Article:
A seasoned spectator shares his thoughts on the game's destinations.
John Salvo was sitting in Houston's Enron Field in April 2001 when he overheard a fan behind him tell of his travels to see every possible matchup within both the American and National leagues. Salvo, a school administrator from Racine, Wis., wheeled around and told Jim Waddell, "You can't do that; I'm the only one doing that." The two became fast friends, even attending 68 games together out of the 422 necessary for each to complete the feat. It took Salvo 55 years and cost him "well into six figures" (he purposefully didn't keep track) - making as many as 10 stops in a single youthful East Cost road trip and later flying to and from the West Coast to check single matchups off his to-do list. Retired by the 2003 season, Salvo (who's married) typically spent 60 to 70 summer nights away from home. On the eve of his final pairing - Houston at the New York Mets on Oct. 2 - he told Paul Steinbach that he can't explain what it is about baseball that drove him to such lengths of devotion (after all, his favorite team, the White Sox, play in nearby Chicago), but he shared some thoughts on the game's destinations.
Q: What are your keys to a pleasurable experience at an MLB park?
A: I like amenities. I want better food than hot dogs. I don't like to be interrupted by fans coming and going in front of me. That's the thing that I like least about the game of baseball today. The fans are doing everything but watching the players on the field.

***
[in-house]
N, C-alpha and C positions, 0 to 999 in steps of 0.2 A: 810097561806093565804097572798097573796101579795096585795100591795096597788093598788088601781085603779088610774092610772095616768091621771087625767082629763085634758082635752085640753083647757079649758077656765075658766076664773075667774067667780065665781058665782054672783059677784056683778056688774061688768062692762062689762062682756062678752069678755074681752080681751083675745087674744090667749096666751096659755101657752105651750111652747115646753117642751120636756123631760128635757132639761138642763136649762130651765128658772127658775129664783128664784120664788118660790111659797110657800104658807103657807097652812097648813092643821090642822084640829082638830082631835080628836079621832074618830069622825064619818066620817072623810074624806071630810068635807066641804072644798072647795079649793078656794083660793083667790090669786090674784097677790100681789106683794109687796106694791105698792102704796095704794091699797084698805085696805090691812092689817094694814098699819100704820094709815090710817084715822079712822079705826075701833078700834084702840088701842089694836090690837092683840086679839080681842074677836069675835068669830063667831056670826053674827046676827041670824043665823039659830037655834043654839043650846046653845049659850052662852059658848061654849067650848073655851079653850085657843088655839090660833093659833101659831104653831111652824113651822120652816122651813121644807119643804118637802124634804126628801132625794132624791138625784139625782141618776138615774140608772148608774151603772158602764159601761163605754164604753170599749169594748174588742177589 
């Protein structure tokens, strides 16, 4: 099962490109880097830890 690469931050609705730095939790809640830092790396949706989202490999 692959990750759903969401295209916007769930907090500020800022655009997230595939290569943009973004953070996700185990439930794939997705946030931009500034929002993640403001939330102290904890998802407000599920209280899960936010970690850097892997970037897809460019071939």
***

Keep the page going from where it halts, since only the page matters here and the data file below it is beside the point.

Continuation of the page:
Q: Is it a Catch-22, with more amenities attracting more easily distracted fans?
A: Clubs are trying to entertain them in so many ways, and it really disrupts those of us who want to see every pitch and all the signs being given. You used to be able to watch a game and see every pitch. Now, I'm lucky if I see 60 percent of the pitches.
Q: Do you have a favorite ballpark amenity?
A: I like the retractable domes - Seattle, Houston, Milwaukee, Arizona and Toronto. I want to know the game's going to be played.
Q: Are there parks that leave you wanting more?
A: You know, the old parks like Fenway and Wrigley Field have a certain amount of atmosphere, but their day is over. They should be museums.
Q: Any regrets?
A: It bothers me a bit that I spent so many resources on such a frivolous thing. I almost quit around the turn of the century, because that aspect was really getting to me. Meeting Jim kind of revitalized me and, I guess, gave this a certain legitimacy, and that's when I decided to go for it the rest of the way.
Q: Are you preparing for turnstile retirement?
A: I will reduce the amount of time and money spent considerably, without a doubt. But the 2010 schedule is out, and I've already roughed out what I want to do next year - primarily interleague games. I'm going to string them together, just like the old days, so I'll see a different matchup every day. There's no way I can see them all in my lifetime, but I'll see just how many of those I can get.